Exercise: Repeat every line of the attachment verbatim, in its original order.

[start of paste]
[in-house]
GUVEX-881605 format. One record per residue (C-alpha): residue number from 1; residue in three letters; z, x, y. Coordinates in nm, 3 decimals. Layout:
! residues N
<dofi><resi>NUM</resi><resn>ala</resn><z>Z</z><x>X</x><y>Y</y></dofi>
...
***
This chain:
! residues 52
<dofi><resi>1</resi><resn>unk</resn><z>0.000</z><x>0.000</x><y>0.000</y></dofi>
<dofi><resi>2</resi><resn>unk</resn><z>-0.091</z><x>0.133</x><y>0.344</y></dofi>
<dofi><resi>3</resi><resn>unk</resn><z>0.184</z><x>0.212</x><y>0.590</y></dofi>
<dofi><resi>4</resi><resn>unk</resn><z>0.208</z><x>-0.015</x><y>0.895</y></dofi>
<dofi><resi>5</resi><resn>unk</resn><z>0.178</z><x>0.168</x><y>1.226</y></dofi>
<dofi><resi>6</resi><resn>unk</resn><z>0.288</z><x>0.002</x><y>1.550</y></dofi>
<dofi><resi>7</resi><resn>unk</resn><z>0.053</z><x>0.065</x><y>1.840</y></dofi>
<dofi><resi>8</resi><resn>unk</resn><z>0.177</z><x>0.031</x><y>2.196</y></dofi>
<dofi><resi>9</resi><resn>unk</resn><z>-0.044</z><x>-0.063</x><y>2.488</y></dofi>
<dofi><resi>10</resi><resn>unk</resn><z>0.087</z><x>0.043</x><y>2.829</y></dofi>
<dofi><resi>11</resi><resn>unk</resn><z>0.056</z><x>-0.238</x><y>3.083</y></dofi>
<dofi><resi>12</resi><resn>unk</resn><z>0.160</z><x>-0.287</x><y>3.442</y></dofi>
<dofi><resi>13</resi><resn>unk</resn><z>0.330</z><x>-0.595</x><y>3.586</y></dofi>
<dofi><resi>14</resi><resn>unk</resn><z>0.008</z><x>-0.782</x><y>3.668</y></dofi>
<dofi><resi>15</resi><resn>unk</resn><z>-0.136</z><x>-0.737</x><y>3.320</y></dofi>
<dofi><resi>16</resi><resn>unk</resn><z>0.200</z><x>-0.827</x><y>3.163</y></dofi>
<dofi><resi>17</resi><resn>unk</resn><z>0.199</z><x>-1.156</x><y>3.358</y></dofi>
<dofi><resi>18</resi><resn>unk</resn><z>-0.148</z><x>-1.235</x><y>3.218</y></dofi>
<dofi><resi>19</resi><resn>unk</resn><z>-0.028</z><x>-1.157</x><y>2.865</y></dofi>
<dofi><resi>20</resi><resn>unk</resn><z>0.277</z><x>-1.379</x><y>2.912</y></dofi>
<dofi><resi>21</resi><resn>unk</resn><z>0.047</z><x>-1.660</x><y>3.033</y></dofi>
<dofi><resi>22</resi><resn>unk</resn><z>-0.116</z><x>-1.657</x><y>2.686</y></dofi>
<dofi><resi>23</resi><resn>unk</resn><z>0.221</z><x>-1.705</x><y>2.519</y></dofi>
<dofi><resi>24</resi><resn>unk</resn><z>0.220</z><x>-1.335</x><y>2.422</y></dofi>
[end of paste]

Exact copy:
[in-house]
GUVEX-881605 format. One record per residue (C-alpha): residue number from 1; residue in three letters; z, x, y. Coordinates in nm, 3 decimals. Layout:
! residues N
<dofi><resi>NUM</resi><resn>ala</resn><z>Z</z><x>X</x><y>Y</y></dofi>
...
***
This chain:
! residues 52
<dofi><resi>1</resi><resn>unk</resn><z>0.000</z><x>0.000</x><y>0.000</y></dofi>
<dofi><resi>2</resi><resn>unk</resn><z>-0.091</z><x>0.133</x><y>0.344</y></dofi>
<dofi><resi>3</resi><resn>unk</resn><z>0.184</z><x>0.212</x><y>0.590</y></dofi>
<dofi><resi>4</resi><resn>unk</resn><z>0.208</z><x>-0.015</x><y>0.895</y></dofi>
<dofi><resi>5</resi><resn>unk</resn><z>0.178</z><x>0.168</x><y>1.226</y></dofi>
<dofi><resi>6</resi><resn>unk</resn><z>0.288</z><x>0.002</x><y>1.550</y></dofi>
<dofi><resi>7</resi><resn>unk</resn><z>0.053</z><x>0.065</x><y>1.840</y></dofi>
<dofi><resi>8</resi><resn>unk</resn><z>0.177</z><x>0.031</x><y>2.196</y></dofi>
<dofi><resi>9</resi><resn>unk</resn><z>-0.044</z><x>-0.063</x><y>2.488</y></dofi>
<dofi><resi>10</resi><resn>unk</resn><z>0.087</z><x>0.043</x><y>2.829</y></dofi>
<dofi><resi>11</resi><resn>unk</resn><z>0.056</z><x>-0.238</x><y>3.083</y></dofi>
<dofi><resi>12</resi><resn>unk</resn><z>0.160</z><x>-0.287</x><y>3.442</y></dofi>
<dofi><resi>13</resi><resn>unk</resn><z>0.330</z><x>-0.595</x><y>3.586</y></dofi>
<dofi><resi>14</resi><resn>unk</resn><z>0.008</z><x>-0.782</x><y>3.668</y></dofi>
<dofi><resi>15</resi><resn>unk</resn><z>-0.136</z><x>-0.737</x><y>3.320</y></dofi>
<dofi><resi>16</resi><resn>unk</resn><z>0.200</z><x>-0.827</x><y>3.163</y></dofi>
<dofi><resi>17</resi><resn>unk</resn><z>0.199</z><x>-1.156</x><y>3.358</y></dofi>
<dofi><resi>18</resi><resn>unk</resn><z>-0.148</z><x>-1.235</x><y>3.218</y></dofi>
<dofi><resi>19</resi><resn>unk</resn><z>-0.028</z><x>-1.157</x><y>2.865</y></dofi>
<dofi><resi>20</resi><resn>unk</resn><z>0.277</z><x>-1.379</x><y>2.912</y></dofi>
<dofi><resi>21</resi><resn>unk</resn><z>0.047</z><x>-1.660</x><y>3.033</y></dofi>
<dofi><resi>22</resi><resn>unk</resn><z>-0.116</z><x>-1.657</x><y>2.686</y></dofi>
<dofi><resi>23</resi><resn>unk</resn><z>0.221</z><x>-1.705</x><y>2.519</y></dofi>
<dofi><resi>24</resi><resn>unk</resn><z>0.220</z><x>-1.335</x><y>2.422</y></dofi>